Risk of equine disease can sneak up on even those horses that stick close to home
Editor’s note: The following article is provided by Boehringer Ingelheim Vetmedica
Education is key to ensuring owners vaccinate their horses
Nobody wants to stick it to the horse – especially when it comes to needles and vaccines. So, equine veterinarians, such as Kevin Hankins, DVM, MBA, a senior veterinarian in veterinary technical services with Zoetis, appreciate why some horse owners prefer vaccinating their horses with combination vaccines designed to immunize against West Nile virus, Eastern equine encephalomyelitis (EEE), herpes, influenza, tetanus and more – all in one injection. The downside of using combination West Nile vaccines, however, is that they stimulate a lower immune response then monovalent West Nile vaccines.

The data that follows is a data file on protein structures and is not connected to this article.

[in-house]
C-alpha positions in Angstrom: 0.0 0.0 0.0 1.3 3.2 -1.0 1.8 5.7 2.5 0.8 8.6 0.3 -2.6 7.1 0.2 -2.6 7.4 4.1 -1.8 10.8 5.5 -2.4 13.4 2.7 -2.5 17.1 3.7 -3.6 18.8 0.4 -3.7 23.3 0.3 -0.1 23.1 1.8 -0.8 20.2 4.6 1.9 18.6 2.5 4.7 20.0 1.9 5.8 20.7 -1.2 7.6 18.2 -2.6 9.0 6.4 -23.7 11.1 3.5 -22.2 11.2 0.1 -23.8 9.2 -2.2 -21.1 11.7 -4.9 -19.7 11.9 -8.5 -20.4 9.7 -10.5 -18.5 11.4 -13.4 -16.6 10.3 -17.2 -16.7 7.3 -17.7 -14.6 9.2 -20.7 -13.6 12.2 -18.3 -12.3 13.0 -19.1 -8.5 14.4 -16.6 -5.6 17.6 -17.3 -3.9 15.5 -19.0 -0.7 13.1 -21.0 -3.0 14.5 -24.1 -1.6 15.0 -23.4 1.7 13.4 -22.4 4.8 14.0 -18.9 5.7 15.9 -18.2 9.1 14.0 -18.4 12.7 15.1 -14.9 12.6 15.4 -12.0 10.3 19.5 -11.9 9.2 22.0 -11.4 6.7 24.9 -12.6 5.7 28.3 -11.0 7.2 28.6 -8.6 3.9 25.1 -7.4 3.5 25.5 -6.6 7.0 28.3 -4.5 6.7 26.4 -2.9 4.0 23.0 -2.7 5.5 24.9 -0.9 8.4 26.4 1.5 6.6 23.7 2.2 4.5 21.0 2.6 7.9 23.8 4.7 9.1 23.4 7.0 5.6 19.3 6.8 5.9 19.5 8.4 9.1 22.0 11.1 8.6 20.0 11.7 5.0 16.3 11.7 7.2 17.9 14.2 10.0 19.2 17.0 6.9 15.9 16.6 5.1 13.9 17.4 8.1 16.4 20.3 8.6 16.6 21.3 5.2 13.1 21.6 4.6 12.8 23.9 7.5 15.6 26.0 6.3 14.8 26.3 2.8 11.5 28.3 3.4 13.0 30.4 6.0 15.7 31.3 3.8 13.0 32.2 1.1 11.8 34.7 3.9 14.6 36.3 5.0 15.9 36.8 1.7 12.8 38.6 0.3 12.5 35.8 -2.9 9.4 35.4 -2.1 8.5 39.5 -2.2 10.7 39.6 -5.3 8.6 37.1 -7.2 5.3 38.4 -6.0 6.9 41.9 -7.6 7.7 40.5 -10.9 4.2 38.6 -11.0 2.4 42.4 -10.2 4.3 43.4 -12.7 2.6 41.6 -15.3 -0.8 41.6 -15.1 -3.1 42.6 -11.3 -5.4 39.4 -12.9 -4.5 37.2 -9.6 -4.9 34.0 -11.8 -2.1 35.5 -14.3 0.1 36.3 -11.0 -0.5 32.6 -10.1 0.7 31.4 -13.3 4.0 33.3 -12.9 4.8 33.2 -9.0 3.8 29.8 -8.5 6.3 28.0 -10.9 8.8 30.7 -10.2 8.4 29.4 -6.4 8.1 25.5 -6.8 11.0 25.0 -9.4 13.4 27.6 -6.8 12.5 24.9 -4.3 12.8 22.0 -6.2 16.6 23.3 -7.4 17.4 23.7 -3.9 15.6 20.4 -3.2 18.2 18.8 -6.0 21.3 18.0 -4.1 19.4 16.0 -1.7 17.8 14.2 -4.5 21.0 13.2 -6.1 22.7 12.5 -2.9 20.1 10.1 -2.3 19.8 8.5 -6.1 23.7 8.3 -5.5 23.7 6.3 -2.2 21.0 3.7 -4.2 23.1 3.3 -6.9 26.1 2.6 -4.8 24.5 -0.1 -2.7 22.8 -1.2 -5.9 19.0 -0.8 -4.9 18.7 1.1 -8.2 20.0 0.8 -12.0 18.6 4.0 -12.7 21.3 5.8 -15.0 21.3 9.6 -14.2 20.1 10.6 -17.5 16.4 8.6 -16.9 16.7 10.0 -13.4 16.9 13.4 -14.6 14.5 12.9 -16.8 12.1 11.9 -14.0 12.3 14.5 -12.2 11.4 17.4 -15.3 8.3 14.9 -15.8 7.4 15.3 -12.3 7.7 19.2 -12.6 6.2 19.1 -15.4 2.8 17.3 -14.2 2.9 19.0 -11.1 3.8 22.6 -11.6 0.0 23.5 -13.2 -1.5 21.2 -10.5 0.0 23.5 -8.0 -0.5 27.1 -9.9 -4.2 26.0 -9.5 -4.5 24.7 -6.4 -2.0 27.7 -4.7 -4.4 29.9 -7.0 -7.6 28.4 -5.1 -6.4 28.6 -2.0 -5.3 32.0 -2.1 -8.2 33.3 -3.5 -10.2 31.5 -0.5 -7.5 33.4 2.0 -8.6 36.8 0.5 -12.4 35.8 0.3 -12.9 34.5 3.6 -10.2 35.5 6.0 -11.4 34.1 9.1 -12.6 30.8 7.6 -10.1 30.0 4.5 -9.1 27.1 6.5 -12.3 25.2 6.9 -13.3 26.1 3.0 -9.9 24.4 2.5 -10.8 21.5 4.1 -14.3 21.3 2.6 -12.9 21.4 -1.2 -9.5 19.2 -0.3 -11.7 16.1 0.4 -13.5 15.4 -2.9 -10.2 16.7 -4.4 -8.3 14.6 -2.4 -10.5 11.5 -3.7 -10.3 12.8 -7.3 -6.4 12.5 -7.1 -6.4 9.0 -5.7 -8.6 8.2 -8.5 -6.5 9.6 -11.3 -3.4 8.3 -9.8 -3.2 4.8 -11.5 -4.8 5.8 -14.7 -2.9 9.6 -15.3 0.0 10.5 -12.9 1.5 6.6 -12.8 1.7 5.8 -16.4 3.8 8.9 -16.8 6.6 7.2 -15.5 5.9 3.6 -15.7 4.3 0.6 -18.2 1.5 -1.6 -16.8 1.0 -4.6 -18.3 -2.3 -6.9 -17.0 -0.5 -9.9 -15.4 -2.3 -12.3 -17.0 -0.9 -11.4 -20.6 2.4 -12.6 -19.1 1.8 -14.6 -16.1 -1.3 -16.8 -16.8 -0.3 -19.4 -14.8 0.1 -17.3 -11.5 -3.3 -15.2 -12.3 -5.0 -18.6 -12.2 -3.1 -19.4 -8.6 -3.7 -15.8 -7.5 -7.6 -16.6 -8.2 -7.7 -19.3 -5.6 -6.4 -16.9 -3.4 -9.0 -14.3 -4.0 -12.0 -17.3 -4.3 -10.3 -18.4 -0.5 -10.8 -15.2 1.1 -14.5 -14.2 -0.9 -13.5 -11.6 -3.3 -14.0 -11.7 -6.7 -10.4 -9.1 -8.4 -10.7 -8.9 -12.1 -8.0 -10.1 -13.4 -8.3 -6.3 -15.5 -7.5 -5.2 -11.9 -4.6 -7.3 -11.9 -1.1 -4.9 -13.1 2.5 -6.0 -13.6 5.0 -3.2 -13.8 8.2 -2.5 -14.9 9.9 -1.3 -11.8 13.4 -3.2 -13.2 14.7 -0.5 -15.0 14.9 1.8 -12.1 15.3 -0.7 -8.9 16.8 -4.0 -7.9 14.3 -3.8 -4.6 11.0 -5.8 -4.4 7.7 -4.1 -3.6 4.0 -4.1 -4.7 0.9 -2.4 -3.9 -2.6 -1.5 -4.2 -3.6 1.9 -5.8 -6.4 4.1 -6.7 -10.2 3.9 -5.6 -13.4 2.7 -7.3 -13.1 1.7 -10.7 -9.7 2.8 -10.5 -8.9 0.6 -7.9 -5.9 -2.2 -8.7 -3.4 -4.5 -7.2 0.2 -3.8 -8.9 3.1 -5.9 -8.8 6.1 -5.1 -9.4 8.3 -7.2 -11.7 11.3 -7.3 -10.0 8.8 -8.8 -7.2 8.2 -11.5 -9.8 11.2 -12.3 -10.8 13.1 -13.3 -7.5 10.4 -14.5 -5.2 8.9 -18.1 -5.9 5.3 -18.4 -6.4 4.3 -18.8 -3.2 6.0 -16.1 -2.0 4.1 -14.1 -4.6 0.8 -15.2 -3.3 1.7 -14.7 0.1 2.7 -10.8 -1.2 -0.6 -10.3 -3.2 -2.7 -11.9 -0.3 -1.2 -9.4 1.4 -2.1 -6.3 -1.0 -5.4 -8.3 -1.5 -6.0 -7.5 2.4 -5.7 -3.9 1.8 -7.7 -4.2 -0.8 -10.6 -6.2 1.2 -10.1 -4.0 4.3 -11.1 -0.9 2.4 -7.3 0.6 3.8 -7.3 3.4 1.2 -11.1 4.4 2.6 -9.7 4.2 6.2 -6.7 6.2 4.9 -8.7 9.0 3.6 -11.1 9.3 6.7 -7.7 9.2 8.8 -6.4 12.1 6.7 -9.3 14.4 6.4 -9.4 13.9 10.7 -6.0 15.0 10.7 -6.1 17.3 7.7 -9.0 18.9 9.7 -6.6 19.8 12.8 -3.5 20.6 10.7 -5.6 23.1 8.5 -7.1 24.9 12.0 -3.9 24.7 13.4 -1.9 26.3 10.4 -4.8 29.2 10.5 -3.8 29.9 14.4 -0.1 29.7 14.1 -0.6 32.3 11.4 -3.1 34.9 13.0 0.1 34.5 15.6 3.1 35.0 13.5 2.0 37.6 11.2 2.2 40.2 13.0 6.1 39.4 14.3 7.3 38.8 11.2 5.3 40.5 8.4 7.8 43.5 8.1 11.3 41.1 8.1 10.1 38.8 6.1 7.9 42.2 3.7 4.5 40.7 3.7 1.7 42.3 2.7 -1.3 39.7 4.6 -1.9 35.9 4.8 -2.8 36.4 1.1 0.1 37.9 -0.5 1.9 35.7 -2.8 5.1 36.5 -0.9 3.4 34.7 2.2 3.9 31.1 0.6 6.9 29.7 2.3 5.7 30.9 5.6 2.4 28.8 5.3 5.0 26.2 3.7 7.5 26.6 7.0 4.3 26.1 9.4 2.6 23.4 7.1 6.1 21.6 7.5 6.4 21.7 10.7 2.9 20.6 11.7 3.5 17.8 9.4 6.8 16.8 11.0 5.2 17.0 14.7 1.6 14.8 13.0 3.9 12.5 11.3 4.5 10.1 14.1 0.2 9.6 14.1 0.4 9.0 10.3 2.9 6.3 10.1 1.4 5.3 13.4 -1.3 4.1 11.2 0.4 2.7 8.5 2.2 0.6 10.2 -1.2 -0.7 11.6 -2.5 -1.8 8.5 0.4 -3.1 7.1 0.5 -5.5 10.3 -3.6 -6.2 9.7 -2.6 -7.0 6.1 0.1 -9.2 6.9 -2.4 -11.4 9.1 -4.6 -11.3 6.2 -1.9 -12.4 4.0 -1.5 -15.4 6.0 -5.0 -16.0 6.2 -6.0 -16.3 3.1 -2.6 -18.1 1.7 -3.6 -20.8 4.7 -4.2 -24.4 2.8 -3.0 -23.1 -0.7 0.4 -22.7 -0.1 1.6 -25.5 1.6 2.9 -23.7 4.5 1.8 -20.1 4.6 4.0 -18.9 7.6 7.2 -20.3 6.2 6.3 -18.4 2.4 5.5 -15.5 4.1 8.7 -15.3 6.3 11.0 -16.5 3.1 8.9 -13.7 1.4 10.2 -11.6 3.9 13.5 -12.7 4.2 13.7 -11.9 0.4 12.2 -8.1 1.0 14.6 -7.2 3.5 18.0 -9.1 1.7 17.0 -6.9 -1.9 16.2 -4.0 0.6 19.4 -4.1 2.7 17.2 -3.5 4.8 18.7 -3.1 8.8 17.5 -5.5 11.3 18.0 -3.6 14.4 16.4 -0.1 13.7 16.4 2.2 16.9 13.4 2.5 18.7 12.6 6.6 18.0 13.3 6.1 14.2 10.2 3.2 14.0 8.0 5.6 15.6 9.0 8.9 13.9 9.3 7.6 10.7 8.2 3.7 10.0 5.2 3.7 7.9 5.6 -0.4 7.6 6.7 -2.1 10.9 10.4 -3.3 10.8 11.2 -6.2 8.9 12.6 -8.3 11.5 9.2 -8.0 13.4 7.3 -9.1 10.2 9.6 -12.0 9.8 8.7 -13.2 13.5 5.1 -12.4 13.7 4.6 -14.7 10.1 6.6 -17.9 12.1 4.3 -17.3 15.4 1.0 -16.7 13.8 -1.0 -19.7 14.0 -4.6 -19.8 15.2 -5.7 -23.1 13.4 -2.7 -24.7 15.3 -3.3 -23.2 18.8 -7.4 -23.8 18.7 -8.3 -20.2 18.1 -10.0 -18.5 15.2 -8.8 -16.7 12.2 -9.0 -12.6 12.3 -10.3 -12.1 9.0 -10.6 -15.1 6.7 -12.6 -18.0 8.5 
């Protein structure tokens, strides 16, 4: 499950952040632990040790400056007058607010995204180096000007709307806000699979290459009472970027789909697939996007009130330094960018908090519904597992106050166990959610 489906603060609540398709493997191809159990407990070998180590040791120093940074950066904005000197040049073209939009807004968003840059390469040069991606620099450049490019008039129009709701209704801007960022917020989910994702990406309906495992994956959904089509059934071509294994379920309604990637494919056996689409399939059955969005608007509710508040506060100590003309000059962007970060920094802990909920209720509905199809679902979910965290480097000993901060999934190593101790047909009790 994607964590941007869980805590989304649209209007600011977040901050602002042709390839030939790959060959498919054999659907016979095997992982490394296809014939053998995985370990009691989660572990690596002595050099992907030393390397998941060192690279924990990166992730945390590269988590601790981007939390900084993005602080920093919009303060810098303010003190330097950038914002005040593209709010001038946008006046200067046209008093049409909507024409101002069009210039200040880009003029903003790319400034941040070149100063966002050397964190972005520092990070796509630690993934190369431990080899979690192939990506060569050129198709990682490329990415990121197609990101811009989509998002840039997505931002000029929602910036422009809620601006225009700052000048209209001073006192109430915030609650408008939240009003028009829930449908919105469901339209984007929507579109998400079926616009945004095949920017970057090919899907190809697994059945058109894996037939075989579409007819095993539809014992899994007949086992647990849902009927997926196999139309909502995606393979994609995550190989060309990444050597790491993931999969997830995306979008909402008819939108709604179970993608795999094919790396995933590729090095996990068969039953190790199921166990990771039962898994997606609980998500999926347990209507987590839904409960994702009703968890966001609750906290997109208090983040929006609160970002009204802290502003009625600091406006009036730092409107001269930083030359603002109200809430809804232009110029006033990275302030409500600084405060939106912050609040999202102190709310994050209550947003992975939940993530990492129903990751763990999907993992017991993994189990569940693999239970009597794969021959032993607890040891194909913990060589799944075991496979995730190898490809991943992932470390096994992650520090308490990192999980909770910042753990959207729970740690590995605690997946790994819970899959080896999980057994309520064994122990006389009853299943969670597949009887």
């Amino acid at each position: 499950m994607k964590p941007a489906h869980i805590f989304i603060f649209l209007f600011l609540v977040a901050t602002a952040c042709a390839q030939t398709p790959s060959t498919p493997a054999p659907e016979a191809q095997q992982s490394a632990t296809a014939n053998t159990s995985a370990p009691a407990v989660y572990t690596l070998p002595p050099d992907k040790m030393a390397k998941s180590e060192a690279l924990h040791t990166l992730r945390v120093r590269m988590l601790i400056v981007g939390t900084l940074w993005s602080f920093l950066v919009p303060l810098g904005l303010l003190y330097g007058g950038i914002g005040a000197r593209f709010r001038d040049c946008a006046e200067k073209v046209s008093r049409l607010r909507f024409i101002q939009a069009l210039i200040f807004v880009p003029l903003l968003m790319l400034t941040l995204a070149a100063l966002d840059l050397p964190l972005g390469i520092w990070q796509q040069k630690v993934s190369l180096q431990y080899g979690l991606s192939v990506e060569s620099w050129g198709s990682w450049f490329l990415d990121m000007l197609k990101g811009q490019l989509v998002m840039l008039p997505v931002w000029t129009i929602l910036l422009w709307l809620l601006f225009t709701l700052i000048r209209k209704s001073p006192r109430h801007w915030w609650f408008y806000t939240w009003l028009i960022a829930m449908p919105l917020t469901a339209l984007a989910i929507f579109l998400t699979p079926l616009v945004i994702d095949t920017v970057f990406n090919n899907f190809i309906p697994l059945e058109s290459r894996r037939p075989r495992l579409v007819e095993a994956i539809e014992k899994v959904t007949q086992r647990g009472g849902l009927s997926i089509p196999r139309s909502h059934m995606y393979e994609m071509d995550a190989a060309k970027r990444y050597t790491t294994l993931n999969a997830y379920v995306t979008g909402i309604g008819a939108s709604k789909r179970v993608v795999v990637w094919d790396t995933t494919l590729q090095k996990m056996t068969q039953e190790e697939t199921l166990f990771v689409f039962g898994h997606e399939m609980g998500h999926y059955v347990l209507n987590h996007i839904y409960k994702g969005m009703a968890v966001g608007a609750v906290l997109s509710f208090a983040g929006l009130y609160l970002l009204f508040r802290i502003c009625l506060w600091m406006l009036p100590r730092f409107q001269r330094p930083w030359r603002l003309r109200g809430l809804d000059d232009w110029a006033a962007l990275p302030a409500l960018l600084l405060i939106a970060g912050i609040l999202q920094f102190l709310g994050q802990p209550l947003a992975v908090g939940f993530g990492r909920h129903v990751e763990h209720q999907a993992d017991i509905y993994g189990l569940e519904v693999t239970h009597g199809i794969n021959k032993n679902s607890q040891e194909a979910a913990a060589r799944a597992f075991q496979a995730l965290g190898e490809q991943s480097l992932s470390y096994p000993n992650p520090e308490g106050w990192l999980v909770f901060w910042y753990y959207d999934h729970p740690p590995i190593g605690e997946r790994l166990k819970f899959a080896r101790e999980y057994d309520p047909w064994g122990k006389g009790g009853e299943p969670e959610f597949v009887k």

Vaccination is the only means of prevention
With 12 cases of equine rabies confirmed in 2013 as of early August, horse owners should be vigilant about vaccinating their horses against this fatal disease. Those equine cases are among the hundreds of cases discovered this year in other species, including bats, cats, dogs, cows, foxes, raccoons and skunks.
Chalk it up to human nature. Once a threat has subsided, we tend to forget it or minimize its danger. That may or may not be happening with equine West Nile Virus.